In the final few moments of Tony Scottâ€™s True Romance (1993) Alabama, accompanied by an injured Clarence, drives past a sign that reads â€œLast U.S. Exit, Mexican Border 5 miles.â€Itâ€™s at this very moment that the music shifts from the ominous strains that accompanied the chaotic final shootout in the Beverly Ambassador, to the light and playful leitmotif that has been present throughout the rest of the film.The filmâ€™s score was written by Hans Zimmer and the familiar theme was drawn from an original composition by Carl Orff, who was most famous for composing another film score favorite, the Carmina Burana.
Once Clarence and Alabama have reached their final destination a sandy beach in Baja, the end credits roll, accompanied by Chris Isaakâ€™s â€œTwo Heartsâ€ from his 1993 album San Francisco Days. Itâ€™s a song thatâ€™s reminiscent of the works of Elvis Presley, who serves as an imaginary mentor for Clarence during his criminal escapades. For the longest time I thought that it was Elvis Presley himself singing â€œTwo Hearts,â€ and once I learned otherwise, I still continued to assume that it had originally been recorded by the King until just moments ago.
The Film: True Romance
The Song: “Two Hearts”
The Artist: Chris Isaak
Thereâ€™s a separate version of â€œTwo Heartsâ€ that was recorded as part of Chris Isaakâ€™s 1996 acoustic album, Baja Sessions. Chris Isaak is an avid surfer, having spent countless hours paddling around in the frigid waters around San Francisco after picking up the hobby in his thirties. Heâ€™s even paddled out into the monstrous waves of Mavericks, though he doesnâ€™t claim to have actually ridden any of the giants the relatively recently popularized spot is known for. As a surfer, Isaak will never be in the same league as Jack Johnson, but his dedication to the sport is genuine, and Baja Sessions is as much of a surferâ€™s album as Brushfire Fairytales or Ben Harperâ€™s Burn to Shine.
In the time that Iâ€™ve lived in Southern California, Iâ€™ve been into Baja plenty of times, but Iâ€™ve only actually surfed on two of those trips.Iâ€™ve always been a princess about dipping into cold water, and my time in South Africa has only spoiled me even further.Youâ€™d think that heading south would lead to warmer waters, but in Baja it turns out to be the opposite.Due to the upwelling action of underwater canyons, the water in the northern half of Baja is actually colder than it is in Los Angeles and San Diego.You have to go farther south, below the elbow, before the water is more representative of the equatorial Pacific.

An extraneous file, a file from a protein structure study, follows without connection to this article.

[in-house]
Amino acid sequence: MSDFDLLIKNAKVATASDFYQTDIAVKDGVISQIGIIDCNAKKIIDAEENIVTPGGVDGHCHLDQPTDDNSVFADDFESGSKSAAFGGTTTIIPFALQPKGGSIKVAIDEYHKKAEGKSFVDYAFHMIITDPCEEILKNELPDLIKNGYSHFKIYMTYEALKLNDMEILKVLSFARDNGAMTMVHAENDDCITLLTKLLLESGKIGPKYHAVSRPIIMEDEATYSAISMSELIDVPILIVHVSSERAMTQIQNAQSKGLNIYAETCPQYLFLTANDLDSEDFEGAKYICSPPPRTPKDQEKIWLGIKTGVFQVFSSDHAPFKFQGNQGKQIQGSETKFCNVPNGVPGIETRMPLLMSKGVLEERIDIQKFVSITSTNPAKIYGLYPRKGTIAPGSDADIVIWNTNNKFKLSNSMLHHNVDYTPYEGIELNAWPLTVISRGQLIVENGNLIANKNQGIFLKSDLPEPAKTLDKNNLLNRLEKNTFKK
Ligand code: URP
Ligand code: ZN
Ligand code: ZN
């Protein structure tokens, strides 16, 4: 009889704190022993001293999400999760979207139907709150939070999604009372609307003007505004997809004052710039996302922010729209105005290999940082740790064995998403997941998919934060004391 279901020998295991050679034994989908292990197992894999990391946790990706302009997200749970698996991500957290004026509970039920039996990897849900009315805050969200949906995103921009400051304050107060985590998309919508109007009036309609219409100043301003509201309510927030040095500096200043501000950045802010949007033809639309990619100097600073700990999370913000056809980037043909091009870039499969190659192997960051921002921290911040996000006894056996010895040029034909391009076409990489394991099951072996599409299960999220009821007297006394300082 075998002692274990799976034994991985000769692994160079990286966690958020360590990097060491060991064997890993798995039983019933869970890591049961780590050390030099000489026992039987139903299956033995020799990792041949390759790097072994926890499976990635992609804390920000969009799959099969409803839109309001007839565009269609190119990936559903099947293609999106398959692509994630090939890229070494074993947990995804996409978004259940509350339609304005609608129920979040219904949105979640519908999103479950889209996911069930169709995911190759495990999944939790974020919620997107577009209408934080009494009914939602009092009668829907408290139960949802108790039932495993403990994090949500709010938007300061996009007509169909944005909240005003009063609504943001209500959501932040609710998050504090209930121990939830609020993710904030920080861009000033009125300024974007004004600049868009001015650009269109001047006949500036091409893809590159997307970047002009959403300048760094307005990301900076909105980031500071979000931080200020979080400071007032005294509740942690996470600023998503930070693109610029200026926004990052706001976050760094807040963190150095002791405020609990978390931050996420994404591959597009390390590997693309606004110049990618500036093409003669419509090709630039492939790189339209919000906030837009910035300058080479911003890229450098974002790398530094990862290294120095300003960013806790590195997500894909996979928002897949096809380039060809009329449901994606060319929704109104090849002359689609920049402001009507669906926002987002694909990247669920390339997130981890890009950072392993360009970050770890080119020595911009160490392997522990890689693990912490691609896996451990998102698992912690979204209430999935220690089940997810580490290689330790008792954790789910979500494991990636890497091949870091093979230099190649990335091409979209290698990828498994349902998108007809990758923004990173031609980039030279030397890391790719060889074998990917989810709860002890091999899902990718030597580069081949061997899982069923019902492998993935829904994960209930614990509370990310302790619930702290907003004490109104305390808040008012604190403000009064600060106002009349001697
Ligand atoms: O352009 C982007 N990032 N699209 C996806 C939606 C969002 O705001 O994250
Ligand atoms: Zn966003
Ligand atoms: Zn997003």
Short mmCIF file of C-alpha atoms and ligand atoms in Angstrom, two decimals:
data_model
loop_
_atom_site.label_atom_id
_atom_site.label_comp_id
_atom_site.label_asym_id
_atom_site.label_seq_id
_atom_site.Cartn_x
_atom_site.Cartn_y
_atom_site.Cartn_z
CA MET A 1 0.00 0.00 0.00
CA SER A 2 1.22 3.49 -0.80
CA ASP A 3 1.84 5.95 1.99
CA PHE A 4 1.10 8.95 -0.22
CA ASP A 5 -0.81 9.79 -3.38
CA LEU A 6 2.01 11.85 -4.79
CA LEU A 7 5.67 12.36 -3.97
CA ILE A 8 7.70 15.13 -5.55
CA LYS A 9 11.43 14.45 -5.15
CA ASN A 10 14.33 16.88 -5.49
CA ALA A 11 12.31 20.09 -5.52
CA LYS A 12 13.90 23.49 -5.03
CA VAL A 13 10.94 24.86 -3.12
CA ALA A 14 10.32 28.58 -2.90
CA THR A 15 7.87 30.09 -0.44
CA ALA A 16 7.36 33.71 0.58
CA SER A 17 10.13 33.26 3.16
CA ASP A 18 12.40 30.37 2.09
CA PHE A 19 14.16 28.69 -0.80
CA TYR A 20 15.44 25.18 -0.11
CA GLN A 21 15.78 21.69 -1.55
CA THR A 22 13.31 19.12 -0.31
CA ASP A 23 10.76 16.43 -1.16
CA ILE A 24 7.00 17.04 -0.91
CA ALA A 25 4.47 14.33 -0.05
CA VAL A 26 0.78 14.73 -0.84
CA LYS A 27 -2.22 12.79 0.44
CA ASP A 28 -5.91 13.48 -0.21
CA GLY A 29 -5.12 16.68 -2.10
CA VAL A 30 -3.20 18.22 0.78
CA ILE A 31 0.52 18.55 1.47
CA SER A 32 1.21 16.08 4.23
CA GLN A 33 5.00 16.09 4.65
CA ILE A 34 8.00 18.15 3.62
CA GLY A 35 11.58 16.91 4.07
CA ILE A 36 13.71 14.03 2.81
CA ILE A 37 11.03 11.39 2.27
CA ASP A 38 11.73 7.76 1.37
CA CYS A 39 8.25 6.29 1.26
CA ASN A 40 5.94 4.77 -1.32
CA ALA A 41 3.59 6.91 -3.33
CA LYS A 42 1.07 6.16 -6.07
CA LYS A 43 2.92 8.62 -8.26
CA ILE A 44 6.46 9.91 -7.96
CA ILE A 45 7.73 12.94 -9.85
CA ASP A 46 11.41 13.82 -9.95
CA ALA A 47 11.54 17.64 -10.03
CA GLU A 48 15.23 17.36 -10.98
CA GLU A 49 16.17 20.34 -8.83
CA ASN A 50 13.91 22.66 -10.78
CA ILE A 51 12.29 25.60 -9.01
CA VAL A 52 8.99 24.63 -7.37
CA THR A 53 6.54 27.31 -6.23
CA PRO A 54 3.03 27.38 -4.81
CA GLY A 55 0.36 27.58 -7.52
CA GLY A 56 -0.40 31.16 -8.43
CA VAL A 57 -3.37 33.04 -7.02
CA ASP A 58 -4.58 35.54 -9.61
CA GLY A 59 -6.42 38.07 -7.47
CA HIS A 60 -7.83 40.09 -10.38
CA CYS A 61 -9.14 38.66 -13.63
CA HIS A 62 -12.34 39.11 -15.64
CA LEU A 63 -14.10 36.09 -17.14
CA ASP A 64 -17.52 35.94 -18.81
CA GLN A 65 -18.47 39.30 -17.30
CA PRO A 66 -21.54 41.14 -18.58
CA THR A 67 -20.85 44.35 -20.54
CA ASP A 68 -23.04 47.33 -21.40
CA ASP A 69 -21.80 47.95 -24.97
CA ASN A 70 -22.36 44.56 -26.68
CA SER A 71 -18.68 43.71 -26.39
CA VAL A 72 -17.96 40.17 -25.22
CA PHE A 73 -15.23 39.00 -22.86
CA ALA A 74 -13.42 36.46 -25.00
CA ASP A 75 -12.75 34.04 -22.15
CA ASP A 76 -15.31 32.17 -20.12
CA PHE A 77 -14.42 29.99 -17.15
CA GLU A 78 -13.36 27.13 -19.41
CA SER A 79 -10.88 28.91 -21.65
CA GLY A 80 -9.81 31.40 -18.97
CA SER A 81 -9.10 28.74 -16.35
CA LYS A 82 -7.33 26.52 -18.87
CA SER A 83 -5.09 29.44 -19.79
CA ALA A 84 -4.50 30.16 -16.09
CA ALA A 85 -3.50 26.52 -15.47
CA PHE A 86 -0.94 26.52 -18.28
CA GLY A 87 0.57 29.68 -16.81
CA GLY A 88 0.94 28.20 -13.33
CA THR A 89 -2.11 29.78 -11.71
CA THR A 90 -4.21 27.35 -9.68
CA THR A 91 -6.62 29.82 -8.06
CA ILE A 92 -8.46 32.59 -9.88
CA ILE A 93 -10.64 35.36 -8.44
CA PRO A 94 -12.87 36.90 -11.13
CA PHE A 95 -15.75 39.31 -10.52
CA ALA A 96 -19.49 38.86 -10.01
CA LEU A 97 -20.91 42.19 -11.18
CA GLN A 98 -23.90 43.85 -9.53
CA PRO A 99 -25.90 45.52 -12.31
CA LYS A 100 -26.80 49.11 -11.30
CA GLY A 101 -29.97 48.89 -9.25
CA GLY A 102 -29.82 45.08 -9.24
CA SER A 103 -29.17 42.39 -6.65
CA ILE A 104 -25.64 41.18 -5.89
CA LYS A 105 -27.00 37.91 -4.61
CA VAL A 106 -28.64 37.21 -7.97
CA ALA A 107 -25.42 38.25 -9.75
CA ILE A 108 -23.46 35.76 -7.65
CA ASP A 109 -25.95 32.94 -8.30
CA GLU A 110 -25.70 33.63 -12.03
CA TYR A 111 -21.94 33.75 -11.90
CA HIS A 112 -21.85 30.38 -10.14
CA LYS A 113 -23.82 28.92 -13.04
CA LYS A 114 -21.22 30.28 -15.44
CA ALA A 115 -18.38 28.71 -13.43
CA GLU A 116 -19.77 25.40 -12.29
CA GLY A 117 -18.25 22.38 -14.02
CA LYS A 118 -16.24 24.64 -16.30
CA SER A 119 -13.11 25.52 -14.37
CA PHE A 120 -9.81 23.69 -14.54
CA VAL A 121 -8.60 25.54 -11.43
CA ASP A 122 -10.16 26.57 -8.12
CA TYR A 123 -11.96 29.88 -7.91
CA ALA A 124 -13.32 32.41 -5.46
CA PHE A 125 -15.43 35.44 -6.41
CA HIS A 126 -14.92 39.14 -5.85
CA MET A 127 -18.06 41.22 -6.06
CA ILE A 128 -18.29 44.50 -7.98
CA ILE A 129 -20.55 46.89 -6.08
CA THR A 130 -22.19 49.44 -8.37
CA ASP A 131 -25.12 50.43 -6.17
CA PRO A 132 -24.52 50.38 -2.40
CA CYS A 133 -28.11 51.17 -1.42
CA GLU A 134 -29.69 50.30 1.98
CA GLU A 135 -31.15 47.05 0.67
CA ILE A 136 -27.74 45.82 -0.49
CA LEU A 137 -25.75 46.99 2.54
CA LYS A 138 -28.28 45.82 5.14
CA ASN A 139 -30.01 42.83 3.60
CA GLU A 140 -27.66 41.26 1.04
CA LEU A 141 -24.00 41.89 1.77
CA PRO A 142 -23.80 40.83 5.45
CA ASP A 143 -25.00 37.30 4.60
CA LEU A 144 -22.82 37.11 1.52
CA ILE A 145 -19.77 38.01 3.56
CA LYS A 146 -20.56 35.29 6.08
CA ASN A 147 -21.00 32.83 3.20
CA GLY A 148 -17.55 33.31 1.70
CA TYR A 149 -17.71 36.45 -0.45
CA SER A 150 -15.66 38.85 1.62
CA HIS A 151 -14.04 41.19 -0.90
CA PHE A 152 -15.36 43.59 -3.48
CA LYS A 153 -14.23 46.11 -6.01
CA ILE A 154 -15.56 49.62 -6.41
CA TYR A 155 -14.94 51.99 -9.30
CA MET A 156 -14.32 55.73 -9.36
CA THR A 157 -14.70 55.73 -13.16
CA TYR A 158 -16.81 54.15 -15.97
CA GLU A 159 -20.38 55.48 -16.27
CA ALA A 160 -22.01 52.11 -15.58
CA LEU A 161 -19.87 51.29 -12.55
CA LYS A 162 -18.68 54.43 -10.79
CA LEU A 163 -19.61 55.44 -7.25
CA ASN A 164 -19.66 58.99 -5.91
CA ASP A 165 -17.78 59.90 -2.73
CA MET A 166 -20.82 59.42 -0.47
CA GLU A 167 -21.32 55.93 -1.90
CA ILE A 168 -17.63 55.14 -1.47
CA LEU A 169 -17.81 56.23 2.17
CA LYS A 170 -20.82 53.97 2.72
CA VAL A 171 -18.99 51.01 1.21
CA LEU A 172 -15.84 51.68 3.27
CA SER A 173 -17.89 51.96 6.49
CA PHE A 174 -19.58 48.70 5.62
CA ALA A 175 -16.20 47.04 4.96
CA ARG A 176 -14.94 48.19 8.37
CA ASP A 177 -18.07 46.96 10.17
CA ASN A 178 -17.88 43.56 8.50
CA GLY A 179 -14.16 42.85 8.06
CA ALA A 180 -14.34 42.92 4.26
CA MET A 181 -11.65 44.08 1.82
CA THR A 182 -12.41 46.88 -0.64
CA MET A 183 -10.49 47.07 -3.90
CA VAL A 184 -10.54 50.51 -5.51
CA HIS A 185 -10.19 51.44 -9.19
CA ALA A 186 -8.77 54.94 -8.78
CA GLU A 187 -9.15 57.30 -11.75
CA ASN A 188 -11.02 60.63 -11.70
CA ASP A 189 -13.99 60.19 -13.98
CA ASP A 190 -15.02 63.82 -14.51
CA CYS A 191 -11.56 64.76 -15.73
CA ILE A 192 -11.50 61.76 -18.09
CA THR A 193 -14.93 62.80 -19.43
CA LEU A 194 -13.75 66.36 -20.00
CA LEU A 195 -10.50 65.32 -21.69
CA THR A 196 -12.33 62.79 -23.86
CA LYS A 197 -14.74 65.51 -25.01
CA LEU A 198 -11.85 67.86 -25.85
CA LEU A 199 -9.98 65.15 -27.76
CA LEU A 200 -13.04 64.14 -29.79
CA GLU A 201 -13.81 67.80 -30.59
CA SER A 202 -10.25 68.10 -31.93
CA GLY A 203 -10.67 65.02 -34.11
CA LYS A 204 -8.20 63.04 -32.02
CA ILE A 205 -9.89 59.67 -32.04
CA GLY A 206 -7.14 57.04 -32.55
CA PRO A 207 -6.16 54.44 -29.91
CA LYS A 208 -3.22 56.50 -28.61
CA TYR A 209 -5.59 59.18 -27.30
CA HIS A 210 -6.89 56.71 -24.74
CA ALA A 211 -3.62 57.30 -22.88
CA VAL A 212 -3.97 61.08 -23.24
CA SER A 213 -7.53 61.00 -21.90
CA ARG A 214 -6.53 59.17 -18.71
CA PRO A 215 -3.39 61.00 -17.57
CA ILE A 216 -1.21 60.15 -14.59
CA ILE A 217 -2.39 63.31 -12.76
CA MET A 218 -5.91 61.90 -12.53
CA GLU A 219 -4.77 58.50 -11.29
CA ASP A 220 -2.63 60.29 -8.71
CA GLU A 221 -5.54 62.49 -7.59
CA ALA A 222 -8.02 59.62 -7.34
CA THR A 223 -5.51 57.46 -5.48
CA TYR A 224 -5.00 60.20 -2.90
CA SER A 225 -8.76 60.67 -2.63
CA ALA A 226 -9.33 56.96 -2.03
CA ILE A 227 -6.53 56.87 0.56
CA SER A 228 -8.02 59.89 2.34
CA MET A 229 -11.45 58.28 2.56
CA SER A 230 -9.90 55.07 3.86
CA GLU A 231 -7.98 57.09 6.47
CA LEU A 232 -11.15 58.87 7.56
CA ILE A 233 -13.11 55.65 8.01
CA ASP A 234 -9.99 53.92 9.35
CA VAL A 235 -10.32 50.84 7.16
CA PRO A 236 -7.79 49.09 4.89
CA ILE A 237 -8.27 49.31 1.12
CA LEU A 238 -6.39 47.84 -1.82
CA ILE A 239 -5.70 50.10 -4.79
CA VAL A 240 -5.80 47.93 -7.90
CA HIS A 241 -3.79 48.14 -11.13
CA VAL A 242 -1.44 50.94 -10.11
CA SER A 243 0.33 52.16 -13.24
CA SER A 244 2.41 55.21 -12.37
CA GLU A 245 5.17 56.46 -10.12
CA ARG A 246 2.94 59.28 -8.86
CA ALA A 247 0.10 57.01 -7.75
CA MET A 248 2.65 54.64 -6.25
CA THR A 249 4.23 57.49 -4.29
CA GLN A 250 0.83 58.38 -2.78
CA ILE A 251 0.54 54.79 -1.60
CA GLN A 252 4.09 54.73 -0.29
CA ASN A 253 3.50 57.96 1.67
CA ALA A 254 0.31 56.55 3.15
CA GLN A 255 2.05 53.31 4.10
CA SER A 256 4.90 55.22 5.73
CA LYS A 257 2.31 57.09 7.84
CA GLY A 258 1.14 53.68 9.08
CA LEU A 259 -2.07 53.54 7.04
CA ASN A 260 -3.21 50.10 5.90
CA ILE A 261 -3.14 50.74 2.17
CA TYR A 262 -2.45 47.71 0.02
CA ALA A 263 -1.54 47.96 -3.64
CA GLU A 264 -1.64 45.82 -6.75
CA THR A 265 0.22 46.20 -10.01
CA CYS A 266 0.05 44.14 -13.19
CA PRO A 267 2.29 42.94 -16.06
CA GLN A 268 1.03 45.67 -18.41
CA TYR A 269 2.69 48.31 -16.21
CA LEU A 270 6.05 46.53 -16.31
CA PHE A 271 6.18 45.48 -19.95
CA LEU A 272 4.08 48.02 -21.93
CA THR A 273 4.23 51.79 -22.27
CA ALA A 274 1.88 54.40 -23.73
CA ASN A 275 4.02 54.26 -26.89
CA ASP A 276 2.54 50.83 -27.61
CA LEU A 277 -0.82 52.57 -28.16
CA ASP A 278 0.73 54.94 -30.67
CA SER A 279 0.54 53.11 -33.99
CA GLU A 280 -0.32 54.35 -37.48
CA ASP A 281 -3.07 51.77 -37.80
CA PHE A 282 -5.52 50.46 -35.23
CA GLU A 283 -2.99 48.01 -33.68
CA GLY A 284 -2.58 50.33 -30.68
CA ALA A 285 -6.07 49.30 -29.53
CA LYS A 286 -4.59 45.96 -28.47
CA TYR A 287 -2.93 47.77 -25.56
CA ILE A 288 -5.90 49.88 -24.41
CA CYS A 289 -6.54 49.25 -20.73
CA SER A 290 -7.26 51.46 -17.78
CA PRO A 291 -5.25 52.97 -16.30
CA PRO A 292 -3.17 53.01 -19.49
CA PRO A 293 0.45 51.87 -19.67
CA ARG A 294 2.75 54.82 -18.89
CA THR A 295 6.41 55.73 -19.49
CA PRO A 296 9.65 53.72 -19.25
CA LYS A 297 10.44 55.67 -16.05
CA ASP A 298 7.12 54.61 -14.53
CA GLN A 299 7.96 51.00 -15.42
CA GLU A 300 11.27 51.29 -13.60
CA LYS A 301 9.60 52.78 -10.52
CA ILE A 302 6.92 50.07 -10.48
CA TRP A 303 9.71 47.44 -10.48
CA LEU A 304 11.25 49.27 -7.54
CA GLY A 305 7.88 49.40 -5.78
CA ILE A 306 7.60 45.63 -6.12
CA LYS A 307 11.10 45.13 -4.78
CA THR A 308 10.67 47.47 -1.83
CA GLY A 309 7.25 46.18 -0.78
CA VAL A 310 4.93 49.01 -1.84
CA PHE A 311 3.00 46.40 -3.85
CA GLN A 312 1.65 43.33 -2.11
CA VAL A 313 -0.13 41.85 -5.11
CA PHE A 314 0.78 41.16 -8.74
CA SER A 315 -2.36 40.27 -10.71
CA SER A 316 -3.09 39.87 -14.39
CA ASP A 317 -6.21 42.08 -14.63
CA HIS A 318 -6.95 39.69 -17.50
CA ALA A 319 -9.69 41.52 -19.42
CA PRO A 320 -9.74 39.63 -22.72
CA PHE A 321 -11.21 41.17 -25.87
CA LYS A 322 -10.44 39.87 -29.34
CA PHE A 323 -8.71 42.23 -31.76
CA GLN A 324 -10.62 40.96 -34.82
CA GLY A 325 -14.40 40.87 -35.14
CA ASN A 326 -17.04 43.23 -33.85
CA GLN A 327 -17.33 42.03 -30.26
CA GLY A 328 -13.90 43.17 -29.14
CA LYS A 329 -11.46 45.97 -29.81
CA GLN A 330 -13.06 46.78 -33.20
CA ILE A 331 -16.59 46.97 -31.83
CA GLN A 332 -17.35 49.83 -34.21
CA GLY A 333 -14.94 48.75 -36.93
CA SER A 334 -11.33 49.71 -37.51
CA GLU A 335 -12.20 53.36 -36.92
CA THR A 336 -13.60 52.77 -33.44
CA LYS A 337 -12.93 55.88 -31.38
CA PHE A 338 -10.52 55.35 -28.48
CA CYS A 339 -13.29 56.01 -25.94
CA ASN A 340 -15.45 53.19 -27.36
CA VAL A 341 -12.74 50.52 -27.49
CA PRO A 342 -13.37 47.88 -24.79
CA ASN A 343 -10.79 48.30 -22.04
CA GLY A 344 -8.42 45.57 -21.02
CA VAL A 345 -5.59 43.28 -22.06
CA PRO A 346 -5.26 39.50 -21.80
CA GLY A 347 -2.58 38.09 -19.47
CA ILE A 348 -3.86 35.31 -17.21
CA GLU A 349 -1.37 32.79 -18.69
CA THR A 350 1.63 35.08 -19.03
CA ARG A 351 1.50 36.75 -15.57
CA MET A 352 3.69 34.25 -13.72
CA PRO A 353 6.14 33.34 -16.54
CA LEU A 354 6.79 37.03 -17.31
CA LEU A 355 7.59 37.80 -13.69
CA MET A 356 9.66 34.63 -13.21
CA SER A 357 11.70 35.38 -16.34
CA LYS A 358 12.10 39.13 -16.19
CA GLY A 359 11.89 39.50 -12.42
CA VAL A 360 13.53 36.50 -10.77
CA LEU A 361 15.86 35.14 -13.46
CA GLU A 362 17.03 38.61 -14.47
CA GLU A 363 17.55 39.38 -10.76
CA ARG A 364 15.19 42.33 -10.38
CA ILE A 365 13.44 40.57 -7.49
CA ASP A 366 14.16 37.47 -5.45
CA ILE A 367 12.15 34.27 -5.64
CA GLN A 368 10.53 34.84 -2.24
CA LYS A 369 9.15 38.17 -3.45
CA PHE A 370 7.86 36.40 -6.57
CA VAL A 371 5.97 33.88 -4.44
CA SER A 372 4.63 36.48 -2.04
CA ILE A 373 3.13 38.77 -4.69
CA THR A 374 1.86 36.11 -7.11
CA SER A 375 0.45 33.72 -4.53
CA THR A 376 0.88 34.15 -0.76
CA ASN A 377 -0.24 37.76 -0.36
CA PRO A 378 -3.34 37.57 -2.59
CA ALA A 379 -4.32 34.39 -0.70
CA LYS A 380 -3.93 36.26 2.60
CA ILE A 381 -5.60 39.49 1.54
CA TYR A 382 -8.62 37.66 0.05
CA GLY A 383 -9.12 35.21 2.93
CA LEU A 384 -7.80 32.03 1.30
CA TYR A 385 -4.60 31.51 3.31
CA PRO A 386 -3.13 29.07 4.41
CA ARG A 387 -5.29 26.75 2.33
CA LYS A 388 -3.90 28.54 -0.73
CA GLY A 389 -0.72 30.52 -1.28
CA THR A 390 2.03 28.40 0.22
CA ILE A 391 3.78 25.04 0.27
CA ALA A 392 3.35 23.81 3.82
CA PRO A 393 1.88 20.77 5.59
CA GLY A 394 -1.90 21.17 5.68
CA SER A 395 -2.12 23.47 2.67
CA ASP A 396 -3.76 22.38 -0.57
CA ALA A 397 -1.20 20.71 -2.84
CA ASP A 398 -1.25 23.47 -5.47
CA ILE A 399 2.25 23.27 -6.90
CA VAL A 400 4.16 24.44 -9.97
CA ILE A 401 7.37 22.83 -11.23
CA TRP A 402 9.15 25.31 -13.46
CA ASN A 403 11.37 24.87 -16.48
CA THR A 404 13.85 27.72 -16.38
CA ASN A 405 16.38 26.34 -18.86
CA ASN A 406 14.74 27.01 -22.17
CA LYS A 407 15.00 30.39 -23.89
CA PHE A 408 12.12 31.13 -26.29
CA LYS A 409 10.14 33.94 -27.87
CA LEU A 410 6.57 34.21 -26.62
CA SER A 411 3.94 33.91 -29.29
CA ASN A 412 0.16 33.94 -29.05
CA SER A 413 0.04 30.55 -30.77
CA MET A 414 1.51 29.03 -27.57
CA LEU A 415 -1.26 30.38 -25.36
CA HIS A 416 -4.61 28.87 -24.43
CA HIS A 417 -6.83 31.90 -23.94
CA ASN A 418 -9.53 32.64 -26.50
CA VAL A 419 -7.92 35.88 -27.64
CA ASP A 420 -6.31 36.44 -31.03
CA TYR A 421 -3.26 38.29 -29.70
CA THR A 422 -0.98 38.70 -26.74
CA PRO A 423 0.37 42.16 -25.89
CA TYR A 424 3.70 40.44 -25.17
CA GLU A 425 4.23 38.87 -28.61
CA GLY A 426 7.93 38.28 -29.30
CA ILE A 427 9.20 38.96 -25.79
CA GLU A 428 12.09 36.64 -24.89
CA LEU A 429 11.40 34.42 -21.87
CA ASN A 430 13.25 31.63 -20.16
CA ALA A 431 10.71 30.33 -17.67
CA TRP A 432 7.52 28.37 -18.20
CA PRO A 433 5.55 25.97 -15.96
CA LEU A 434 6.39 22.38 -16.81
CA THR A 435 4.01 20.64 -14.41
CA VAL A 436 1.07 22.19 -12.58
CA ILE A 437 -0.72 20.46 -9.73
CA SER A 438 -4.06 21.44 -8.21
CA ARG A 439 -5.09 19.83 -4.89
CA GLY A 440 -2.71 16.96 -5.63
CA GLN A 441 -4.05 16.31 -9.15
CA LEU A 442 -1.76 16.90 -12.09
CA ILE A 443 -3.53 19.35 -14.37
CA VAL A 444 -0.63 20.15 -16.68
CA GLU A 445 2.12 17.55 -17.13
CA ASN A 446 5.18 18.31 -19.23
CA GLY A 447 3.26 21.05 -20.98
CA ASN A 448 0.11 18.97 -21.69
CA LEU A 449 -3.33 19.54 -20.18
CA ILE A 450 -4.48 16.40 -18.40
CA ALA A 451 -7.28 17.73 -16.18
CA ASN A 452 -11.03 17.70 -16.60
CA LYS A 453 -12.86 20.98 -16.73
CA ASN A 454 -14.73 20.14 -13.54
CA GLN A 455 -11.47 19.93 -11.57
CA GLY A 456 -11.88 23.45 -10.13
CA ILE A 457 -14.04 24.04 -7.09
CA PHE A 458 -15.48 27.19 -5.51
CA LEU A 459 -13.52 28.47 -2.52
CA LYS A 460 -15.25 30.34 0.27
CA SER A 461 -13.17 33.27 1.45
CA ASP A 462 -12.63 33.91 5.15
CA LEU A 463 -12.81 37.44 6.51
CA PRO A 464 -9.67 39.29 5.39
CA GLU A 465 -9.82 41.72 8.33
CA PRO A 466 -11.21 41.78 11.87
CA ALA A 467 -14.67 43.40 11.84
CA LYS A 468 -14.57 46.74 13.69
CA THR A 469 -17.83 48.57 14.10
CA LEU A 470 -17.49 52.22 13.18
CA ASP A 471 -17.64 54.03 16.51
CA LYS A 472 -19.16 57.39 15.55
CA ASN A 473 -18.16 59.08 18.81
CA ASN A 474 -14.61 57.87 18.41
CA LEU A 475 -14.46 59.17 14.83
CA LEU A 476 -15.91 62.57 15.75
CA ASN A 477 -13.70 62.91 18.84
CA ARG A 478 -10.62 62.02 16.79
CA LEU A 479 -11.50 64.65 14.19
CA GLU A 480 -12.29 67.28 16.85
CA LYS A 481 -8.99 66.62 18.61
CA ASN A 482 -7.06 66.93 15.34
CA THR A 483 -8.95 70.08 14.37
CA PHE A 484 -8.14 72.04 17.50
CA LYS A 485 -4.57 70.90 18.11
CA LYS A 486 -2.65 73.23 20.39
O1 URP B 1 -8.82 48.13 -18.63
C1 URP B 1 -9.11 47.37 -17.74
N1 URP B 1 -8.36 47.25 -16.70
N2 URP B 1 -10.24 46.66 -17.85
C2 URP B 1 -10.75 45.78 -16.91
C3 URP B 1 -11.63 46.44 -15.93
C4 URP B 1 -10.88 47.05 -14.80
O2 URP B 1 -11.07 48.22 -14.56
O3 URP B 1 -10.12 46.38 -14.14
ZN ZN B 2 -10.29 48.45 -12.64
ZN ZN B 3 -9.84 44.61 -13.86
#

My first ever foray into Baja was during Spring Break of my freshman year in college. My friend Tristan invited his roommate Doug and me down to enjoy the wonders of San Diego, a trip that featured adventures at UCSD and SDSU, hot tubbing in the hills above Jamul, a beach bonfire, and an all-you-can-drink night at a club in Tijuana. It still makes me smile to think of the infinite patience of our designated driver Lisa, who shepherded us across the border and drove us home while the three of us sat in the backseat, improvising techno music a cappella. I had a blast, but once you turn twenty-one, thereâ€™s really little point in spending time in Tijuana, surrounded by (as Jeff once put it) â€œfilthy neckless fratboys.â€ You can do that at home in a safer, cleaner environment.
Since then Iâ€™ve learned that Baja is much nicer when you go further south, past RosaritoBeach and Ensenada.The further you go, the nicer it gets.The beaches are all public, and itâ€™s easy to find an isolated stretch of sand if youâ€™re willing to strike out off the single main highway onto the barely blazed trails that lead across the deserted coastline.My second trip into Mexico was again during spring break, this time my senior year of college. Itâ€™s hard to imagine a more poorly planned trip, but it was probably the most memorable vacation Iâ€™ve taken in my life.